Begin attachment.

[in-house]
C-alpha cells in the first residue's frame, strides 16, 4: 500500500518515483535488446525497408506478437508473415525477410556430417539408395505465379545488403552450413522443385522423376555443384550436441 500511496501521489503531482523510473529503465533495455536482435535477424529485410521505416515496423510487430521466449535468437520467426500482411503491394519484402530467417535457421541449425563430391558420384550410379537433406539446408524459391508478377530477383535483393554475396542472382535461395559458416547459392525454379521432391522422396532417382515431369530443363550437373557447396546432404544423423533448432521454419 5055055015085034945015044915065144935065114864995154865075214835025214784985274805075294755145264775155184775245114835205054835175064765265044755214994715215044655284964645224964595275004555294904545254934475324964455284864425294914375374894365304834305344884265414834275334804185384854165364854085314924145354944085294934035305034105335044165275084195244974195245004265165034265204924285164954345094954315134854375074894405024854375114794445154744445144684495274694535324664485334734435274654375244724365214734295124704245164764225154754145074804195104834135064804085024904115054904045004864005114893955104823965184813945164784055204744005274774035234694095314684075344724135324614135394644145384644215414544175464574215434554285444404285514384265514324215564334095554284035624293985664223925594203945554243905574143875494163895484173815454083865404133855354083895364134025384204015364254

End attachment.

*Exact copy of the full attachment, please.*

[in-house]
C-alpha cells in the first residue's frame, strides 16, 4: 500500500518515483535488446525497408506478437508473415525477410556430417539408395505465379545488403552450413522443385522423376555443384550436441 500511496501521489503531482523510473529503465533495455536482435535477424529485410521505416515496423510487430521466449535468437520467426500482411503491394519484402530467417535457421541449425563430391558420384550410379537433406539446408524459391508478377530477383535483393554475396542472382535461395559458416547459392525454379521432391522422396532417382515431369530443363550437373557447396546432404544423423533448432521454419 5055055015085034945015044915065144935065114864995154865075214835025214784985274805075294755145264775155184775245114835205054835175064765265044755214994715215044655284964645224964595275004555294904545254934475324964455284864425294914375374894365304834305344884265414834275334804185384854165364854085314924145354944085294934035305034105335044165275084195244974195245004265165034265204924285164954345094954315134854375074894405024854375114794445154744445144684495274694535324664485334734435274654375244724365214734295124704245164764225154754145074804195104834135064804085024904115054904045004864005114893955104823965184813945164784055204744005274774035234694095314684075344724135324614135394644145384644215414544175464574215434554285444404285514384265514324215564334095554284035624293985664223925594203945554243905574143875494163895484173815454083865404133855354083895364134025384204015364254